Puran Poli: a labour of love

Puran Poli is a standard delicacy at festivals. It was the one item that we looked forward to, as children, knowing that we’d have to sit patiently through the rituals of the day before we had the chance to devour this deliciously sweet roti, slathered in Aai’s homemade ghee. Indeed, the perfume of a freshly roasted poli – the sweet, saltiness, delicately charred, and then the smell of slowly melting ghee – is beyond compare. When I cook these now, for my children, it’s that perfume that tells me whether or not my poli is going to be as good as Aai’s. It is never quite the same, but I feel grateful that the flavour, although subtle, exists still, 4,500 miles from a place I used to call home.

‘Puran’ is the sweet stuffing. It is made with chana dal (yellow split peas) that is soaked overnight, and then gently boiled to break it down without turning it mushy. Then, jaggery (raw sugar) is added, along with sweet spices such as cinnamon, cardamom, nutmeg, cloves, a hint of black pepper, and a touch of salt to bring out all the flavours. If you’re looking for a truly luxurious puran, a pinch of saffron adds a certain decadence.

‘Poli’ is the Marathi word for roti or chapati, which is made with a wholemeal chapati dough. There are other versions of this dough which use half wholemeal chapati flour and half plain flour.

Here is a detailed recipe, which I hope you will attempt as a little something different. It is quite labour intensive, and it was always a task that needed planning. But, it is entirely worth it.


Puran: 1 cup chana dal (yellow split peas), 1 cup grated jaggery, or 2/3 cup powdered sugar, ¼ tsp nutmeg powder or freshly grated nutmeg, 1 inch cinnamon stick, 4-5 green cardamoms, 3-4 black peppercorns, 2-3 cloves, pinch of saffron (optional), small pinch of salt

Poli: 1-2 cups of chapati flour (or 50-50 chapati flour and plain flour), 2-3 tbsp oil, pinch of salt, water to mix dough.


Soak chana dal in water overnight in 2 cups of water. Allow it to soak thoroughly for at least 12 hours; 24 if possible.

Then, drain the water, adding another 2 cups before setting the dal to cook on high heat. When it comes to the boil, turn the heat down to medium low and cover. Check on it occasionally, making sure it doesn’t burn at the base. Test the dal, and if it breaks when you press it between your fingers, and still feels slightly grainy, it is ready.

Drain the water, which may be saved to make into a delicious curry to go with our puran poli.


Next, add grated jaggery. DO NOT add powdered sugar if you’re using that as a substitute. Powdered sugar must be added at the very end, or it will caramalise as we carry on cooking the dal further.

If using jaggery, keep stirring until jaggery starts to melt and combine with the dal. Still on medium heat, carry on stirring frequently. This will allow you to gauge the consistency of the puran. When it starts to look fairly dry, take off the heat and set aside to cool. The objective is to ensure that most of the moisture has been taken out.

In a small frying pan or wok, dry roast the whole spices for 2-3 minutes on medium heat. Once you start to smell those delicious spices, take them off the heat and leave to cool slightly. Grind them to a fine powder and add to the dal. Add the powdered spices as well and combine thoroughly.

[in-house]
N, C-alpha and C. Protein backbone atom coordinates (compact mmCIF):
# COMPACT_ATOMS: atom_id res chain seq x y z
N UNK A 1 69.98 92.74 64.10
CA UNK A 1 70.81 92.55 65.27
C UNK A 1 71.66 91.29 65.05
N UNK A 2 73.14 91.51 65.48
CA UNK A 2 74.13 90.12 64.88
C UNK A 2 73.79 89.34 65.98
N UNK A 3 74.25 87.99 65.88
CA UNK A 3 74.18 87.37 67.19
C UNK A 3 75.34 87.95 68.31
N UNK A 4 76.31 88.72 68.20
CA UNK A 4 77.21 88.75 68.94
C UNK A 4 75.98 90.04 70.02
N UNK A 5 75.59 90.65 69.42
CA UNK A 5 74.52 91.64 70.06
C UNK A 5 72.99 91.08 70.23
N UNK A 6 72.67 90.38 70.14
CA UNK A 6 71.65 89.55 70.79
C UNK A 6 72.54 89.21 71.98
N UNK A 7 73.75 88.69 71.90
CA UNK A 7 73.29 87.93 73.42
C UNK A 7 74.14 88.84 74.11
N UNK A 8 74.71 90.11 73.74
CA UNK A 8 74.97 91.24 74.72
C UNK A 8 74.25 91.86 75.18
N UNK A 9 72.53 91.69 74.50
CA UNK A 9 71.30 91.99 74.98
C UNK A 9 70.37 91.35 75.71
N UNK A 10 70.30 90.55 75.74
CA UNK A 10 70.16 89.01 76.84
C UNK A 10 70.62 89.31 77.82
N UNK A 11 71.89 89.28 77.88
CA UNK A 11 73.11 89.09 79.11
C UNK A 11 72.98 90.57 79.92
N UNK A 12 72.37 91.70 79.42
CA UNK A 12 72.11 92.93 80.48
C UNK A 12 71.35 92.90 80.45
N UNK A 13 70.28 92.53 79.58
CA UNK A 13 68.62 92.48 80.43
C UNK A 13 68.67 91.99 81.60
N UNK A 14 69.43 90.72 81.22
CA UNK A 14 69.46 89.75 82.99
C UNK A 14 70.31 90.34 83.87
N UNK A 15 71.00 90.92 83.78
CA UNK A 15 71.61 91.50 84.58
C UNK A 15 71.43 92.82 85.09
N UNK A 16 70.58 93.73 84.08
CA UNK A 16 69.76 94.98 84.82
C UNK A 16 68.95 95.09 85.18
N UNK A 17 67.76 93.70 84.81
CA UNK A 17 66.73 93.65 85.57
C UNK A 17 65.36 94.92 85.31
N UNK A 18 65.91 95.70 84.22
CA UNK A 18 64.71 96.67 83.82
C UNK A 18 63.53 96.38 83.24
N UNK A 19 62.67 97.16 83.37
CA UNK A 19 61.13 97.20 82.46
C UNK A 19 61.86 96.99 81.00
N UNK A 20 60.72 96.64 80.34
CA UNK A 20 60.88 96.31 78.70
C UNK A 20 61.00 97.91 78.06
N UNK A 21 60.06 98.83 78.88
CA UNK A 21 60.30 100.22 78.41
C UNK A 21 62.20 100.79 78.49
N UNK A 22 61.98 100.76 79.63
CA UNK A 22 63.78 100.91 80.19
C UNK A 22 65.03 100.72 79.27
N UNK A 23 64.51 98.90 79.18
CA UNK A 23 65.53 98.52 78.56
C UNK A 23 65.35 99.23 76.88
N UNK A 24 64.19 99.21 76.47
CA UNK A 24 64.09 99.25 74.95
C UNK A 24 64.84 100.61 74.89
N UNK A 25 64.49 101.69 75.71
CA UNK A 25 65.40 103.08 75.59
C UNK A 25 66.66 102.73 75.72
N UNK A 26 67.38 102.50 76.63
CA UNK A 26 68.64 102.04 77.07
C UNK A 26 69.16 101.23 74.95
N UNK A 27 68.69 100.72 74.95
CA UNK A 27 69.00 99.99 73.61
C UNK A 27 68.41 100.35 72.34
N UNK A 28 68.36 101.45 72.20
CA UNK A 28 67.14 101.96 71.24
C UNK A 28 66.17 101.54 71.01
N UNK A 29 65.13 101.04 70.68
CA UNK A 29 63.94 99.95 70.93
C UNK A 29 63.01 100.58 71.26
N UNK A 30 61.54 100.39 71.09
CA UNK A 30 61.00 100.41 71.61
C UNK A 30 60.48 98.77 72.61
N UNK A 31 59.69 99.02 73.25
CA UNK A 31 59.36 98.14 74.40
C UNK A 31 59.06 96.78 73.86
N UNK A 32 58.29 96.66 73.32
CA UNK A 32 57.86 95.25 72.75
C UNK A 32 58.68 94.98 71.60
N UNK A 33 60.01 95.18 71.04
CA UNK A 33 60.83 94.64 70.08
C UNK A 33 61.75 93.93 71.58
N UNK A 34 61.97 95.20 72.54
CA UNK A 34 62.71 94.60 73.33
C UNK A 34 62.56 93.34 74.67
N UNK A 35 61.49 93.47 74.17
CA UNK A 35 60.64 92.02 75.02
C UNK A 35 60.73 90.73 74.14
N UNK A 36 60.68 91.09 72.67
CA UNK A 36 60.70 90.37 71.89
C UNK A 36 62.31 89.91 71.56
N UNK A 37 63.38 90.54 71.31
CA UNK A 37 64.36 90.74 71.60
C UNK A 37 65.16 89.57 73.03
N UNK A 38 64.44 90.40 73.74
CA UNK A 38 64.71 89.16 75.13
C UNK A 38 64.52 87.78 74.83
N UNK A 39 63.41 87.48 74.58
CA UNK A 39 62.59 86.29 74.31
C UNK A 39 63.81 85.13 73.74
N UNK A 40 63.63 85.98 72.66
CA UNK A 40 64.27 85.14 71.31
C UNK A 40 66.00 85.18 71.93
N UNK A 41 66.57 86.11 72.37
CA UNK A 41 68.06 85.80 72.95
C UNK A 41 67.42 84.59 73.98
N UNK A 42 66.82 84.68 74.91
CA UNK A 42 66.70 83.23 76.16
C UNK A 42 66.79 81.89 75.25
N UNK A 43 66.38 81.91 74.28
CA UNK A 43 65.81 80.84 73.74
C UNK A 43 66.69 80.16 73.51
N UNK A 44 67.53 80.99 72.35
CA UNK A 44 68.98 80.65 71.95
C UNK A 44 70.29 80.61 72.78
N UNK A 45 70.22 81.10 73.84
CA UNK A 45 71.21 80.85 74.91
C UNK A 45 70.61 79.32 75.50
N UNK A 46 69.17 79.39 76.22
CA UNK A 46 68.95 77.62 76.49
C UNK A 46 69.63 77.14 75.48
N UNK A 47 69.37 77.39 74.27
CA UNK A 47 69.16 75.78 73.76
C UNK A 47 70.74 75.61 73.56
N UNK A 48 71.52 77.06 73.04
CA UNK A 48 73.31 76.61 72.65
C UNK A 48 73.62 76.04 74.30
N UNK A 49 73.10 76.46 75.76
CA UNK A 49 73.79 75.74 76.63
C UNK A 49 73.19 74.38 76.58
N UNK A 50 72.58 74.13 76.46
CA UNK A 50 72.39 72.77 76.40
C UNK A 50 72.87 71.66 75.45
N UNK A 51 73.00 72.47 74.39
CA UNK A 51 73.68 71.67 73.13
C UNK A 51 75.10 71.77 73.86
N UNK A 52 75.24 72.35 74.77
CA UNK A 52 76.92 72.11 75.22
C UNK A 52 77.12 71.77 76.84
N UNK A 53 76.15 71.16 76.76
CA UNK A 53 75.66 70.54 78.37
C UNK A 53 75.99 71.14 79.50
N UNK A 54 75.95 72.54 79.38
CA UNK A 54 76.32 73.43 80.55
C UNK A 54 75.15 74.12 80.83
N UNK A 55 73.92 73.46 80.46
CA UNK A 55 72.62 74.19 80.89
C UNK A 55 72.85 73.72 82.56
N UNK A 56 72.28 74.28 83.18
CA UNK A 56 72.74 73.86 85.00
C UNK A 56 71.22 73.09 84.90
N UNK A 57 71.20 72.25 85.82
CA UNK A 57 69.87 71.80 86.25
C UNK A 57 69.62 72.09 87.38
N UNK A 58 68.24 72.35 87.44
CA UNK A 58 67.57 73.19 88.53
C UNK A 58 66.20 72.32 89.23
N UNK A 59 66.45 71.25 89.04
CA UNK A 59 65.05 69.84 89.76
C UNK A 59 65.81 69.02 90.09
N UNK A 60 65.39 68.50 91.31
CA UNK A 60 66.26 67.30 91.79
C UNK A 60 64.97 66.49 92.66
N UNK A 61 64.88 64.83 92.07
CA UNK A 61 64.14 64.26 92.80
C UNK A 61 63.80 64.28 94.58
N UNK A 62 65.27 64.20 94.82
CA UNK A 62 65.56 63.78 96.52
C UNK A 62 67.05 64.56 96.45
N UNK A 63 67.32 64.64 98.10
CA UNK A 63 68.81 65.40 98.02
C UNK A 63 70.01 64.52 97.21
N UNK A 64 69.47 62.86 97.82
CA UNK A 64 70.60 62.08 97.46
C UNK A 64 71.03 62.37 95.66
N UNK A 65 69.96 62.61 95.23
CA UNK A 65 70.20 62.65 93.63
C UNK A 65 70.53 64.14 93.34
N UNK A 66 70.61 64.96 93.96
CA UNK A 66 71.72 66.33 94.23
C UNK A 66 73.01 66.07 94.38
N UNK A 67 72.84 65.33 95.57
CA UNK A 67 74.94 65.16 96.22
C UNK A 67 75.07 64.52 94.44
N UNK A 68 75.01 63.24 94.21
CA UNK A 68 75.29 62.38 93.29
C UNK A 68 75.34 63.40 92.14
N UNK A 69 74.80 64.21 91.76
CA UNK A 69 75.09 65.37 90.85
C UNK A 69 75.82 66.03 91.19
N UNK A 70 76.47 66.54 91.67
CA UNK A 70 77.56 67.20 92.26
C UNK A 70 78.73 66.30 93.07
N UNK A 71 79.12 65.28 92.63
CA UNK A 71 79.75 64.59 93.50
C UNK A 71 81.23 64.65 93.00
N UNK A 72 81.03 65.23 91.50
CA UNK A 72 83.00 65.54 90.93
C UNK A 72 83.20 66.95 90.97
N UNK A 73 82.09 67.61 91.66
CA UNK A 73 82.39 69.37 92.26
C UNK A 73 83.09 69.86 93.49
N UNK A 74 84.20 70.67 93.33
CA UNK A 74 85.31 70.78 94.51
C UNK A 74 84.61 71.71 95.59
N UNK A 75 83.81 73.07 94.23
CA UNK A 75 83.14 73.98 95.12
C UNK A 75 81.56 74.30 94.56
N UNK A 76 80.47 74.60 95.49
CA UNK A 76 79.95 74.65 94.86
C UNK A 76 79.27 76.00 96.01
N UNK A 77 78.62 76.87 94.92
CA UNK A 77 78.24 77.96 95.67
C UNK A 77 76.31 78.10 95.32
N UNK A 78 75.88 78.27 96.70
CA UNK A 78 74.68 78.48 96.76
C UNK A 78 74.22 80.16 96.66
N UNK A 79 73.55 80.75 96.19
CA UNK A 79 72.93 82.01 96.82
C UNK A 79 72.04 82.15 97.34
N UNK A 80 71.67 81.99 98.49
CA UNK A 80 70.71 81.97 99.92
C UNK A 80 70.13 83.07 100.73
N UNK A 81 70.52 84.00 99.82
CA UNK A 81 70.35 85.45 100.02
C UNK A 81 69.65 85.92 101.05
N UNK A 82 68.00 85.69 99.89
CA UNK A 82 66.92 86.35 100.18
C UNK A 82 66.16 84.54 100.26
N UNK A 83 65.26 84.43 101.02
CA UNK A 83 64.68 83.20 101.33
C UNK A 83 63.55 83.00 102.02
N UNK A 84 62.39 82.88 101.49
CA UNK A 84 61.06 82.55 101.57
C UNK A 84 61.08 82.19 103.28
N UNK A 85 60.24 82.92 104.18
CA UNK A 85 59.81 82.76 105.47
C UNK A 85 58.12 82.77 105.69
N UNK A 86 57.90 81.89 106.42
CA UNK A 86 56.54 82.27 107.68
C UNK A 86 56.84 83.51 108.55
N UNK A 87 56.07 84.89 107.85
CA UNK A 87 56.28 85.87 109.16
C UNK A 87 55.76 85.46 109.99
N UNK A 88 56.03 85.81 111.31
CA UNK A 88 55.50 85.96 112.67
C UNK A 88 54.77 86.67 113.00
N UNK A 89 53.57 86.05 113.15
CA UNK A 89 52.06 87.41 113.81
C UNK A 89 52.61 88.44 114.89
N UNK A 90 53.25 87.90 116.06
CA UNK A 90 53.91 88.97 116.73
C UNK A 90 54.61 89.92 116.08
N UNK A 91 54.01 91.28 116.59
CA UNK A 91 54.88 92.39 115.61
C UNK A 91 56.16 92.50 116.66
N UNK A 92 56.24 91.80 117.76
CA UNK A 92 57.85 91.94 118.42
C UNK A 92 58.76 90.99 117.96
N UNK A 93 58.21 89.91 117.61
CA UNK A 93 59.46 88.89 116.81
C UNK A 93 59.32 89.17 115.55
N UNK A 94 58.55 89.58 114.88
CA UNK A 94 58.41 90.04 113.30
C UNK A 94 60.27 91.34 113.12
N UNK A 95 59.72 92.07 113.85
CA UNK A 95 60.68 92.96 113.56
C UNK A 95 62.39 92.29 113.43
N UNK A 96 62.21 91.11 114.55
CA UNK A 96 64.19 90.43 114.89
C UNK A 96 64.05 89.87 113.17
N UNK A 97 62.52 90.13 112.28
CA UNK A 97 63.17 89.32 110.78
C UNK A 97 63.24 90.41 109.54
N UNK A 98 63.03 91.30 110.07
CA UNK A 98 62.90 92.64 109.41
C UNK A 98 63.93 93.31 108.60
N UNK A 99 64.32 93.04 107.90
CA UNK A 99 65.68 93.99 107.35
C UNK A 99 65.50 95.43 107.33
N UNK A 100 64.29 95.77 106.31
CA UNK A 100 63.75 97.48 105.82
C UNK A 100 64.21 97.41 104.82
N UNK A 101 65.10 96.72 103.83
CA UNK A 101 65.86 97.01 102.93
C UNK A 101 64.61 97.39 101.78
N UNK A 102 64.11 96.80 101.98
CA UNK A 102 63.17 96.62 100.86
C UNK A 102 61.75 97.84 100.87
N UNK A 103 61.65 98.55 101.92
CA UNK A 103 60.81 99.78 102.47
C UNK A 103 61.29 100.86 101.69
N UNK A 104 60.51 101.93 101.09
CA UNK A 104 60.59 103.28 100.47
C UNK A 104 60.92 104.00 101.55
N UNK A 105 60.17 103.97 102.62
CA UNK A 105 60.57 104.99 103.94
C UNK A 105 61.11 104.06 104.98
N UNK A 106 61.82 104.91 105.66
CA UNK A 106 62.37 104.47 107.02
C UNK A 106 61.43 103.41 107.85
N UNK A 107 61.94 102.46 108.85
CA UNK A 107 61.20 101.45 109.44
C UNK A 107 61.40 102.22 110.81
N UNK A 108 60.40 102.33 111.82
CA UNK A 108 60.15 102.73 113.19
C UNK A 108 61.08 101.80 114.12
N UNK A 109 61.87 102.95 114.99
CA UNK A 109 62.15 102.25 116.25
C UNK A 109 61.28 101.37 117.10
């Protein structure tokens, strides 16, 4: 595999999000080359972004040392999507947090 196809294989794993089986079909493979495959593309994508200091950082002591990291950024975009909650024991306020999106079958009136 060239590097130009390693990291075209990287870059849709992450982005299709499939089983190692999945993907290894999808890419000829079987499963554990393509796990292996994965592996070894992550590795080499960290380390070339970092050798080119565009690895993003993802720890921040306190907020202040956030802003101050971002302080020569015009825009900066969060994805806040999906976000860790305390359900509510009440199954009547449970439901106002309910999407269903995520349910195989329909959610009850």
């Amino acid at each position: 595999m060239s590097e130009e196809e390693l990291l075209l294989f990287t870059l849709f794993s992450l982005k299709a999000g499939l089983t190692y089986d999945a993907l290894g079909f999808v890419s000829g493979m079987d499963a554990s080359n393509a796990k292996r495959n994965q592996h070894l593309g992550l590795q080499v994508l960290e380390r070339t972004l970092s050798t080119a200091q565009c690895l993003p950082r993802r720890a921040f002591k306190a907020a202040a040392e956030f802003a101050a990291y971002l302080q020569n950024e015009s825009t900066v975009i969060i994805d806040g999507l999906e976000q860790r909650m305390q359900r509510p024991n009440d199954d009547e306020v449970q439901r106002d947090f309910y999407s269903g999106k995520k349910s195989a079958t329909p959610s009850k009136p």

Now, when the mixture is cool to the touch, add the powdered sugar, if you haven’t already used jaggery. Taste and adjust sweetness to your preference.

Tip: If you have used jaggery, and when you taste it you feel as though it needs to be sweeter, you can add a little bit of powdered sugar, a spoonful at a time, and taste it.

Once all the ingredients are combined well, puran is ready to use! This will keep in the fridge, in an airtight container for up to 2 weeks. In the freezer, it lasts up to 6 months.

For the dough:

In a large mixing bowl, combine the flour, salt, and oil. Next, add water 1 cup at a time, bringing the mixture together to make a soft dough. Knead it on a floured surface until it is smooth and slightly elastic. This will ensure that the stuffing does not leak while rolling out polis. Cover the dough with a damp cloth and set aside to rest for at least 30 minutes.

Set a crepe pan or large frying pan on high heat. Once the pan is hot, turn the heat down to medium high.

Divide the dough into 6-7 equal sized balls. Divide the puran into 6-7 slightly smaller portions and pack them into a ball shape.

Use a little bit of flour to press one dough ball into the shape of a bowl, roughly 5 inches in diameter. Place a ball of puran in the middle, and carefully bring the edges of the dough together to encase the puran securely within.

Gently, pat it flat, using flour to ensure it doesn’t stick. Roll it out gently to a desired thickness. If the consistency of your dough and puran is right, there will be minimal leakage!

Next, place the poli on the hot pan, allowing it to cook on one side first. When it starts to bubble, flip it over and allow it to cook through for 1-2 minutes.

Flip it one last time and move it around the pan to ensure it cooks evenly.


You are looking for a golden-brown colour, with gently charred spots, no more.

Serve with a generous dollop of homemade ghee!

Featured Posts
Recent Posts
Search By Tags
Follow Us
  • Facebook Basic Square
  • Twitter Basic Square
  • Google+ Basic Square